“Every day for seventy years.” – Ray Bradbury on how frequently he wrote.
I just finished Fahrenheit 451 today and it amazes me how well it holds up over 50 years after it was initially published. Since returning to Canada and touching down in Toronto I’ve read four slim books, and one free RPG. The only modern book was The Hunger Games which I picked up for the flight from Saigon to Toronto.
There is something to be said for brevity that seems to be lacking from a great many aspects of life. As life gets quicker and quicker and people are nearly run over by cars due to staring at their smart phones, movies are getting longer, people download their favourite shows to watch on the subway, earbuds add another level of obscurity, dangling microphones mean I can’t discern someone having a conversation and someone talking to the voices in their head.
(I saw both today – the older man talking to voices seemed more interesting.)
Between Bradbury and Roger Zelazny’s Nine Princes in Amber, plus playtesting Soft Horizon with Brad, I feel like my creativity might finally be forcing itself back to the surface of my mind. I won’t lie, I’ve drifted a lot in the past… well… to be honest… decade. Trying to find that niche that fits me. I think the reality and necessity is I should carve that niche.
Life in The Annex illuminates in odd ways. I could be grousing about a bad couple of days but for some reason these series of minor setbacks almost threw off a veil or stuck a spark to motivate me. Now I need to keep that motion going, not necessarily forward but around and in loops and on tangents and with digressions and regressions and obsessions.
I’ve likely never told my brother this, and I possibly never will, I know he’ll never read this. He never was a reader and now with a wife and three kids and being a workaholic his downtime is not about to be spent reading my meandering missives. I admire and idolize and am envious of him, his work ethic shames me. Throughout my life I’ve managed to skate by on intellect and wit and a certain amount of charm. He just worked. And worked. And worked some more.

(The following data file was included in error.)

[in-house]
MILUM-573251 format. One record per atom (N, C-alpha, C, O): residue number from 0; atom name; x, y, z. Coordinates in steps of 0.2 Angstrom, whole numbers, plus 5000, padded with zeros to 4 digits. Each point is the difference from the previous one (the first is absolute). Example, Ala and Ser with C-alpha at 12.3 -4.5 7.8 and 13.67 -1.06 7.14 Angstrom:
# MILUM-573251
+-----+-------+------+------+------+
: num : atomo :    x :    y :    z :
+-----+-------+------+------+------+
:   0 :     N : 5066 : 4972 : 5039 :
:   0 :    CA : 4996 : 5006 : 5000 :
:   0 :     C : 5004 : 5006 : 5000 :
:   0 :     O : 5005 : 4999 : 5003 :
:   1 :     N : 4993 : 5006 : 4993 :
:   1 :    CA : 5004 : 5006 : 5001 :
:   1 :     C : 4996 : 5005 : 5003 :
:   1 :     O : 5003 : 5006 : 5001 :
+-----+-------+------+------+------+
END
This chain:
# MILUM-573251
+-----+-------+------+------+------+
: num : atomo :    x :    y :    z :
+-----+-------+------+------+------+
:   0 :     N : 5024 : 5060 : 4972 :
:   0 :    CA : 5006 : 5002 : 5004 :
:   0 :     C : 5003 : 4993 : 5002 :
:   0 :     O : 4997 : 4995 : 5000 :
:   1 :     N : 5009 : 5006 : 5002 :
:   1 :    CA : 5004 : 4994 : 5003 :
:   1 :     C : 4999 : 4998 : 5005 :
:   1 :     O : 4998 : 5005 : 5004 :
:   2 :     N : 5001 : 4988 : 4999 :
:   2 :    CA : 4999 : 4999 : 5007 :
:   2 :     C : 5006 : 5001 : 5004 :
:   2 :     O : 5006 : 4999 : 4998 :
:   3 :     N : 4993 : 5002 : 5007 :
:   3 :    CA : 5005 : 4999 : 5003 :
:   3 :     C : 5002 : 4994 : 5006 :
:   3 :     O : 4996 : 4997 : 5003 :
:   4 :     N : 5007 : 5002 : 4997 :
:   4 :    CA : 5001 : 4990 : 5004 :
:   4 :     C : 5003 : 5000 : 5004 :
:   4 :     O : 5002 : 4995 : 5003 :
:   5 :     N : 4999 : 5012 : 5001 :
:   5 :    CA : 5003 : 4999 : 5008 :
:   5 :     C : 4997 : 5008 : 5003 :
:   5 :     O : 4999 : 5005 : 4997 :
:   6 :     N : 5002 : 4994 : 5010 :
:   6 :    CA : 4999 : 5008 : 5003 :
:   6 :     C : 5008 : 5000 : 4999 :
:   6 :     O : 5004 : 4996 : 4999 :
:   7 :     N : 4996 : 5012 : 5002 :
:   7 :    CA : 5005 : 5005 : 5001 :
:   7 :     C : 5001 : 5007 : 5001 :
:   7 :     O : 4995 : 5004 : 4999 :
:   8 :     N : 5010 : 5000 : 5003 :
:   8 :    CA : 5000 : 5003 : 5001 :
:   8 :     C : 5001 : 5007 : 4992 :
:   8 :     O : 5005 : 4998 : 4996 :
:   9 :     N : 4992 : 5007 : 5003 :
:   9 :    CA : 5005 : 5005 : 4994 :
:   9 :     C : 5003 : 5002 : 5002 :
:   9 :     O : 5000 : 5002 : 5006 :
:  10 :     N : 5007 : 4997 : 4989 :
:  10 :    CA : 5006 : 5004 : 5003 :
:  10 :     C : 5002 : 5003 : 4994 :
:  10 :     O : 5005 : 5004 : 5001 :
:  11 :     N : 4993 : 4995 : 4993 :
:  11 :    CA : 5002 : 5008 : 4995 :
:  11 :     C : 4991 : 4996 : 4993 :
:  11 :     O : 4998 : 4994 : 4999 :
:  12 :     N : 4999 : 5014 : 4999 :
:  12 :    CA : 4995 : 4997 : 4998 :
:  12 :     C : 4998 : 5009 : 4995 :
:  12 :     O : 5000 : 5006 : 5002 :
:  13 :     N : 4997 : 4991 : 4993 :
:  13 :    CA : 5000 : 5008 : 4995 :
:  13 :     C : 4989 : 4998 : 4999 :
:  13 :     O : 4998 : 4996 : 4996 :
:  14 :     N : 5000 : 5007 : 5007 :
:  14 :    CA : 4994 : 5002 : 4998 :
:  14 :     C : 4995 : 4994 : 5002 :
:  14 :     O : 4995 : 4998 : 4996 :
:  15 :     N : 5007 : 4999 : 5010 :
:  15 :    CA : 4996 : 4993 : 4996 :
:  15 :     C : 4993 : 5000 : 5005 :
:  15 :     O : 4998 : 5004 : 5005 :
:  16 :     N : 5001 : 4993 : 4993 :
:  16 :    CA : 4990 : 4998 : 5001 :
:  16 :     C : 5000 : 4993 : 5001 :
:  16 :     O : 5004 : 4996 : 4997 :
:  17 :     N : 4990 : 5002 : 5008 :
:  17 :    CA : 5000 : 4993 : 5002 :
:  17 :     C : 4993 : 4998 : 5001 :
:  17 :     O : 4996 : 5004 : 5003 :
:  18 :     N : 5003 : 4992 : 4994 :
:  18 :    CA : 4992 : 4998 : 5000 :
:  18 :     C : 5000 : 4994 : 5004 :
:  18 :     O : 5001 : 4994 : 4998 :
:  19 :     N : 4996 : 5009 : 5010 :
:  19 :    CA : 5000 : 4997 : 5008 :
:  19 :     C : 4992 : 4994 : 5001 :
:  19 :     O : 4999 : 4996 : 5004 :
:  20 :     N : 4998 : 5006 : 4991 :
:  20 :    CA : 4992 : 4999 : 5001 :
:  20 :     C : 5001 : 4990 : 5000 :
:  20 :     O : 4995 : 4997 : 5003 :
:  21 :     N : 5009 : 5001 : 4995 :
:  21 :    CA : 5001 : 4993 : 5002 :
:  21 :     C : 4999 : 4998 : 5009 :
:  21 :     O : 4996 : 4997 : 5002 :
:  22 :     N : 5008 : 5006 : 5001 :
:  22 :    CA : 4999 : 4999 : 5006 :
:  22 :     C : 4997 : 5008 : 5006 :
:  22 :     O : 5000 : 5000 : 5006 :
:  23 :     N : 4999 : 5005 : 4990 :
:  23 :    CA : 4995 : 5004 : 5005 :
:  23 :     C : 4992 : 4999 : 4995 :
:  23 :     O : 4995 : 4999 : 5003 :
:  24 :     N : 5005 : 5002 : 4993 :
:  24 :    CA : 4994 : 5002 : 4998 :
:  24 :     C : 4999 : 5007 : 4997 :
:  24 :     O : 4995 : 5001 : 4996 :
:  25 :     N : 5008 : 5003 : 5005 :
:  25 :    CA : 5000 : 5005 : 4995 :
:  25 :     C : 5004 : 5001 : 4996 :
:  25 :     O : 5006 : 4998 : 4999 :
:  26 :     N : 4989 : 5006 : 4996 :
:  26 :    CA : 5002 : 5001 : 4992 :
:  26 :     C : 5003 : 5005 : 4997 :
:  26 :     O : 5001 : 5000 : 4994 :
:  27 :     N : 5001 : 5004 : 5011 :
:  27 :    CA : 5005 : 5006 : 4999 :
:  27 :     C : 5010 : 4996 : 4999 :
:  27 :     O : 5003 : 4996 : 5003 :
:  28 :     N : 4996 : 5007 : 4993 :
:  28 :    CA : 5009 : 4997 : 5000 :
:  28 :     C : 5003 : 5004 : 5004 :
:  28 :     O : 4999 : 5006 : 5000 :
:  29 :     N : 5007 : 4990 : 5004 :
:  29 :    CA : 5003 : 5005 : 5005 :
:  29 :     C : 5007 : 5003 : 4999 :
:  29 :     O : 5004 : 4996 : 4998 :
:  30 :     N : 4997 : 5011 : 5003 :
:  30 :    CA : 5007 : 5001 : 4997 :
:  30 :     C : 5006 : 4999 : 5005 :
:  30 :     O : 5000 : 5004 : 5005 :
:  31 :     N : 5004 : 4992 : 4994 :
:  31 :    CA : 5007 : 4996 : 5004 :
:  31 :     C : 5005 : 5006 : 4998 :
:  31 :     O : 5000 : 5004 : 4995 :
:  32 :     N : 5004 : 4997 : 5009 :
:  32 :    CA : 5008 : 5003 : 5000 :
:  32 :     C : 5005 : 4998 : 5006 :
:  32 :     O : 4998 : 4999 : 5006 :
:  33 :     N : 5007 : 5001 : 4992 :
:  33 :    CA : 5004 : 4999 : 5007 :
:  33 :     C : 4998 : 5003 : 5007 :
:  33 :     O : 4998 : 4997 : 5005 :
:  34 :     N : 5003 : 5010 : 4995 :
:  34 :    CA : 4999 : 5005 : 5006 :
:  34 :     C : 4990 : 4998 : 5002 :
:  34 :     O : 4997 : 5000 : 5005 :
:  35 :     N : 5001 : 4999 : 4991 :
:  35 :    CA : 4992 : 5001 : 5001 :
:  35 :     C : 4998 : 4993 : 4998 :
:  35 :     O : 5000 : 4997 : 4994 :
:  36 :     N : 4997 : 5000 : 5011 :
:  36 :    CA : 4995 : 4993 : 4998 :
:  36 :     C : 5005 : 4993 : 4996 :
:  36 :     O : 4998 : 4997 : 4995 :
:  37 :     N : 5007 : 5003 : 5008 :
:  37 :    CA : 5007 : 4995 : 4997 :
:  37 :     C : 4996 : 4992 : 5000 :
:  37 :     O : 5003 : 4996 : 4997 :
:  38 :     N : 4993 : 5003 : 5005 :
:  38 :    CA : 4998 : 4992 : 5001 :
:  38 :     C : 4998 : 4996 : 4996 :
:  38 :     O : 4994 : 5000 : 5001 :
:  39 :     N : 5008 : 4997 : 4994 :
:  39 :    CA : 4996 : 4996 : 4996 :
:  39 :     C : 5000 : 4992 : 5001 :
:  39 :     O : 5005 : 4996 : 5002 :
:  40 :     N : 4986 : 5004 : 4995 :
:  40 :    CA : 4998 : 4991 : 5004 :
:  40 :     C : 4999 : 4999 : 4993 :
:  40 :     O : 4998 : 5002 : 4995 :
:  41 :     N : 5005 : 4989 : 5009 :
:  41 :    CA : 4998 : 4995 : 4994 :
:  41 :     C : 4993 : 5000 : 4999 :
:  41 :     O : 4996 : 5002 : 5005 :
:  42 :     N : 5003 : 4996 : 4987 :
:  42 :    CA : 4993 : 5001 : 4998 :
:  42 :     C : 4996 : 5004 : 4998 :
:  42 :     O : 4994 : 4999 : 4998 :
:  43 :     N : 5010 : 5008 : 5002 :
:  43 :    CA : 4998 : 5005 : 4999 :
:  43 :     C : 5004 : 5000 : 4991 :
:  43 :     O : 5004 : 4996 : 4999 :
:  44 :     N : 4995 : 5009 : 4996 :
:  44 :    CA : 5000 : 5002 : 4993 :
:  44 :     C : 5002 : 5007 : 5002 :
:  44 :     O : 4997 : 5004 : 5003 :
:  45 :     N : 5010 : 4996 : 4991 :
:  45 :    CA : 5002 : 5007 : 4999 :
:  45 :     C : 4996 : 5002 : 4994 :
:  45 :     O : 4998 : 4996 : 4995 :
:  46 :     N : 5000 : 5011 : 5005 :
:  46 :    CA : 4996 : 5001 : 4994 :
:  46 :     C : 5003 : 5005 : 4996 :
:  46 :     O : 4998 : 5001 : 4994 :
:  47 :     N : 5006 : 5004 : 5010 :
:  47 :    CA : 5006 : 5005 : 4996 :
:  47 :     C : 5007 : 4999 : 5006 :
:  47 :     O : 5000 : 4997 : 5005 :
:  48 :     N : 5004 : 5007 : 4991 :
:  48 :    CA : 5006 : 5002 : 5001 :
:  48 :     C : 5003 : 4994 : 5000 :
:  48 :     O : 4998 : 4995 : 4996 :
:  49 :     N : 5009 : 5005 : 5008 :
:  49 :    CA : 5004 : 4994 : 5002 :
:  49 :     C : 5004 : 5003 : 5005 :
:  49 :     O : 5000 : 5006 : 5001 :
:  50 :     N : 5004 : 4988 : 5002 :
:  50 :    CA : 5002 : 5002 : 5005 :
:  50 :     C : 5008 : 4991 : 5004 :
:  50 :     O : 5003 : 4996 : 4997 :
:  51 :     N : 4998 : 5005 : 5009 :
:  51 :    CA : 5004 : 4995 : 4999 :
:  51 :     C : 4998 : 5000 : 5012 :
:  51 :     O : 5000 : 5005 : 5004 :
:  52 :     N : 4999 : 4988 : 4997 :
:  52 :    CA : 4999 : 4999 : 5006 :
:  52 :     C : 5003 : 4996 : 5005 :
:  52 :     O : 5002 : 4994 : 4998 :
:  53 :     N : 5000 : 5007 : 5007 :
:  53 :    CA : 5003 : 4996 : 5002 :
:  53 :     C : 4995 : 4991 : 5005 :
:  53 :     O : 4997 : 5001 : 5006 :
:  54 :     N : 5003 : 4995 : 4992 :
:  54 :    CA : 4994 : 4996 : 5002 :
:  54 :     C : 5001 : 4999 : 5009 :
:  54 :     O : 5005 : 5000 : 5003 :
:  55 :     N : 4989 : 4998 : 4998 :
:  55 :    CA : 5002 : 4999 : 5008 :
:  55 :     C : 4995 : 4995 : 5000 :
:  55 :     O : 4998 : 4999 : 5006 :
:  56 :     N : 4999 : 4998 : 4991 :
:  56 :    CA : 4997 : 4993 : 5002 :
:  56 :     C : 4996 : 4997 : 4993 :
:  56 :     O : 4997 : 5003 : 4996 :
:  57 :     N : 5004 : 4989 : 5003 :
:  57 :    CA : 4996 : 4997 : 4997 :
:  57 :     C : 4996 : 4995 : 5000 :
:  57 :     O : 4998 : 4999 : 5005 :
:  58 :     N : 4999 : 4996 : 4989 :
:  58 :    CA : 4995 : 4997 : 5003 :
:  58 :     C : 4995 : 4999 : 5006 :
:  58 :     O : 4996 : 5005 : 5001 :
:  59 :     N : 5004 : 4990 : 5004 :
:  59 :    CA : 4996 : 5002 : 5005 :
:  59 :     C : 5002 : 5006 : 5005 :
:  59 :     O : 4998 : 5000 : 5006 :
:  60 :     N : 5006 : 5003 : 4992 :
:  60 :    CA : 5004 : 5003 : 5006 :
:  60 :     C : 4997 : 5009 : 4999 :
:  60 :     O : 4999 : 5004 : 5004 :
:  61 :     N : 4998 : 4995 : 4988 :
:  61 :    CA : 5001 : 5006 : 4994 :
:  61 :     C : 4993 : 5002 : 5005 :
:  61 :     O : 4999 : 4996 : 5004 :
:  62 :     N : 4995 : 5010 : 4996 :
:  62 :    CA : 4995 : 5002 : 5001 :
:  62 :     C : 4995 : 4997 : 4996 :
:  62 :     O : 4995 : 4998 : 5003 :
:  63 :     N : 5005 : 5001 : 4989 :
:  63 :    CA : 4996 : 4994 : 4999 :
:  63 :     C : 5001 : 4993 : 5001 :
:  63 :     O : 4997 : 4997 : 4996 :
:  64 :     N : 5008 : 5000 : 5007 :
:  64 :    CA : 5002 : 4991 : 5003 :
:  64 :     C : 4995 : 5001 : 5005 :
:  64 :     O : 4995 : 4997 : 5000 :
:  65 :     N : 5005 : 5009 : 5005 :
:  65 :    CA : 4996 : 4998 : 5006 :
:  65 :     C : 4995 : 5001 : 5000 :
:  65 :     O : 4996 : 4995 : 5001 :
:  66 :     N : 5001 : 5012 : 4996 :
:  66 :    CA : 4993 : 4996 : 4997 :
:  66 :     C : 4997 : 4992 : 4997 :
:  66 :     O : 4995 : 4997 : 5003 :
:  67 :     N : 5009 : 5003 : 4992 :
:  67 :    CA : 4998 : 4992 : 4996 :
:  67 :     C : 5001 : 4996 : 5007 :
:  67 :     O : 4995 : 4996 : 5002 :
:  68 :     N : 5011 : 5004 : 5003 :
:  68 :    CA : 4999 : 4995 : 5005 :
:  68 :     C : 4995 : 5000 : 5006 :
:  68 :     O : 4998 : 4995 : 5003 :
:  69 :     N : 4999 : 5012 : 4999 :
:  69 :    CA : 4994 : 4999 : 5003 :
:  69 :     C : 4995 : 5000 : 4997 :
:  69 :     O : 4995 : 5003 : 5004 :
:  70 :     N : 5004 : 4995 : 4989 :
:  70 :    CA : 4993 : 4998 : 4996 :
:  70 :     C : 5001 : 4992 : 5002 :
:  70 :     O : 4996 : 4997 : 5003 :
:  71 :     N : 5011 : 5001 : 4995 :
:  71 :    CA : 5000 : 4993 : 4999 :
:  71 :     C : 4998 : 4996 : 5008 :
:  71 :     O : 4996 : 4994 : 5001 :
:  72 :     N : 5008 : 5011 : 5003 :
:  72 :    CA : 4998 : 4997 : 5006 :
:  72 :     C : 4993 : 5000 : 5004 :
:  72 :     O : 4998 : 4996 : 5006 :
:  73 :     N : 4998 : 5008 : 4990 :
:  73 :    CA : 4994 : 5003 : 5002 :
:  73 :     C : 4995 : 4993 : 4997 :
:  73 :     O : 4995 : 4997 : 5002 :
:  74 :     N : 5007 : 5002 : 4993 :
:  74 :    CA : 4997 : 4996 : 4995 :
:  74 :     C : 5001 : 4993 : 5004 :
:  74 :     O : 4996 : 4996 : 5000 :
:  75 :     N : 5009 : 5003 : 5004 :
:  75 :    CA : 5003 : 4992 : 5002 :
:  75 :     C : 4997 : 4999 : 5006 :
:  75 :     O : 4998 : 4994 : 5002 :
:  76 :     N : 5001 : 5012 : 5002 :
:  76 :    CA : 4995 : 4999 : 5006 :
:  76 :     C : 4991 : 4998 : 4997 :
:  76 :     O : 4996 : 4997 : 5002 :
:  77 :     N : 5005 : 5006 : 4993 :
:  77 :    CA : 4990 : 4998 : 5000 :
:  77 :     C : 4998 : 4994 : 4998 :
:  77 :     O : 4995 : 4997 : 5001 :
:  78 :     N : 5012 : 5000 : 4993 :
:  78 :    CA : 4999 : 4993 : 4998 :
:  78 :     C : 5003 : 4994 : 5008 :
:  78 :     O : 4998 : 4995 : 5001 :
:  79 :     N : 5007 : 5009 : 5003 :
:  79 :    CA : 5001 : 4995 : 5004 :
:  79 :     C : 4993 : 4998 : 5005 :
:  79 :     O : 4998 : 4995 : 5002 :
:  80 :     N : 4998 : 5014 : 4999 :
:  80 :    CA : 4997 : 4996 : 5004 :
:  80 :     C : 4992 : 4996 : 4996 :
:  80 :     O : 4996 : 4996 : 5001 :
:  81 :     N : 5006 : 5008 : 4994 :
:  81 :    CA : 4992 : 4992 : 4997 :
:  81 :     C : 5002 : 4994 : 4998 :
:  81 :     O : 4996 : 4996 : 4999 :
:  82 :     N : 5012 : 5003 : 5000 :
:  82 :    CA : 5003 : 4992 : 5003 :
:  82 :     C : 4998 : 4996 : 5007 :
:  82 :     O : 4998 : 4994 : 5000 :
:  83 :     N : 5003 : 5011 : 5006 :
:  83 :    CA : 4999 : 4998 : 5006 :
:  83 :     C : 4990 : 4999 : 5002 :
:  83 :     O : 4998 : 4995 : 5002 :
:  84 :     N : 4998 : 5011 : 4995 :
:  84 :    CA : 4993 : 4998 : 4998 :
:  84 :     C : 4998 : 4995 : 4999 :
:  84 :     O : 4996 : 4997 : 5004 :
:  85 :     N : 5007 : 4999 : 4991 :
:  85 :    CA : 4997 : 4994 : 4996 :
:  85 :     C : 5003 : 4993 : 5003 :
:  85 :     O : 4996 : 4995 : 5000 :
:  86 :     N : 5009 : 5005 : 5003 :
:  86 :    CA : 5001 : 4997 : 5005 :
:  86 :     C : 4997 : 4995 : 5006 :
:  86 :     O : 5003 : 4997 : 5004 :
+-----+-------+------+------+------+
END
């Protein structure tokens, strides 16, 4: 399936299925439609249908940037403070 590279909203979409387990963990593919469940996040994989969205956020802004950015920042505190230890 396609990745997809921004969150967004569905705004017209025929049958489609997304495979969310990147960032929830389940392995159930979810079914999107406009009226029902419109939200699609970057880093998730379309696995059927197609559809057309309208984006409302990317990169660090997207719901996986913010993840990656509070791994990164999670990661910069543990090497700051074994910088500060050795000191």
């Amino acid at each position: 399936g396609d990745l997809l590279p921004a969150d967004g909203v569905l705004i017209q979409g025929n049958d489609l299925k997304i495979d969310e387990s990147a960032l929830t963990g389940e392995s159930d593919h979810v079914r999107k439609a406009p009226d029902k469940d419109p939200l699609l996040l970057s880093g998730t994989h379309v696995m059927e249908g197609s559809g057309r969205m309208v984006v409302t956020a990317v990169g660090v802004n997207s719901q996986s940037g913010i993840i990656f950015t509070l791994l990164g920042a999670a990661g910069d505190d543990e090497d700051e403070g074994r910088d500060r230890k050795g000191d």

I adventure, carouse, daydream. He put in more than a honest day’s effort.
Incidentally, he and I are way communism never works in practice; he’d go toil in the fields all day and I’d laze under a tree staring at clouds, at dinner we’d both get the same share. That doesn’t quite seem fair does it?
As the first five chapters of Nine Princes in Amber expanded the scope of my creative ambition, so too did Bradbury’s frightening insight into the insanity of censorship. When firemen become the book-arsonists and knowledge destroyed in the name of ‘culture’, then the world needs a sharp slap of a wake up call.
The thing that resonated most from the book is how Bradbury wove fire into the pages as an integral character. This clashed heavily with the other book I picked up, based on a game I used to play called BattleTech. A popular series in the 90s, they landed some decent writers (I doubt the works would stand up for me today) but then franchised things out to lesser scribblers. This book reeked of mediocrity. In one paragraph the authour used ‘fire’ four times. FOUR. There are so many great words for fire, to compliment and enhance it.
I hate lazy writing.
I read that, then I read Fahrenheit 451. Guess which one stoked the flames of creativity? Reignited the embers of ambition? Singed off the lingering ashes of complacency?
(See how hard that wasn’t?)
I read a brief free RPG, Cosmic Patrol. It is essentially Fate using standard dice. What I took from it was… I understood the mechanics and looked at it not from a gamer’s point as much as from a designer’s point. I saw the strengths, the influence and the weakness. There are two new mechanics that makes me want to play with with Brad, so we can strip out the good bits and see if they fit on Soft Horizon.
Then, as I sat on a field at the University of Toronto, watching various games of women’s touch football, pick-up soccer and softball, I realized what I need to do to investigate the RPG idea kicking around in my head. It walked in, almost fully formed. I don’t know where it will go, but according to Ray Bradbury, that’s not a bad thing.
“…I just let them speak. I don’t control them; I simply give them a podium and let them talk to me. All my good stories are told to me by the characters. I don’t write my stories. They write me.”
It’s time to throw of the ropes and steer into the wind, catch the current and find out what tales there are to be heard.
(And then repeated.)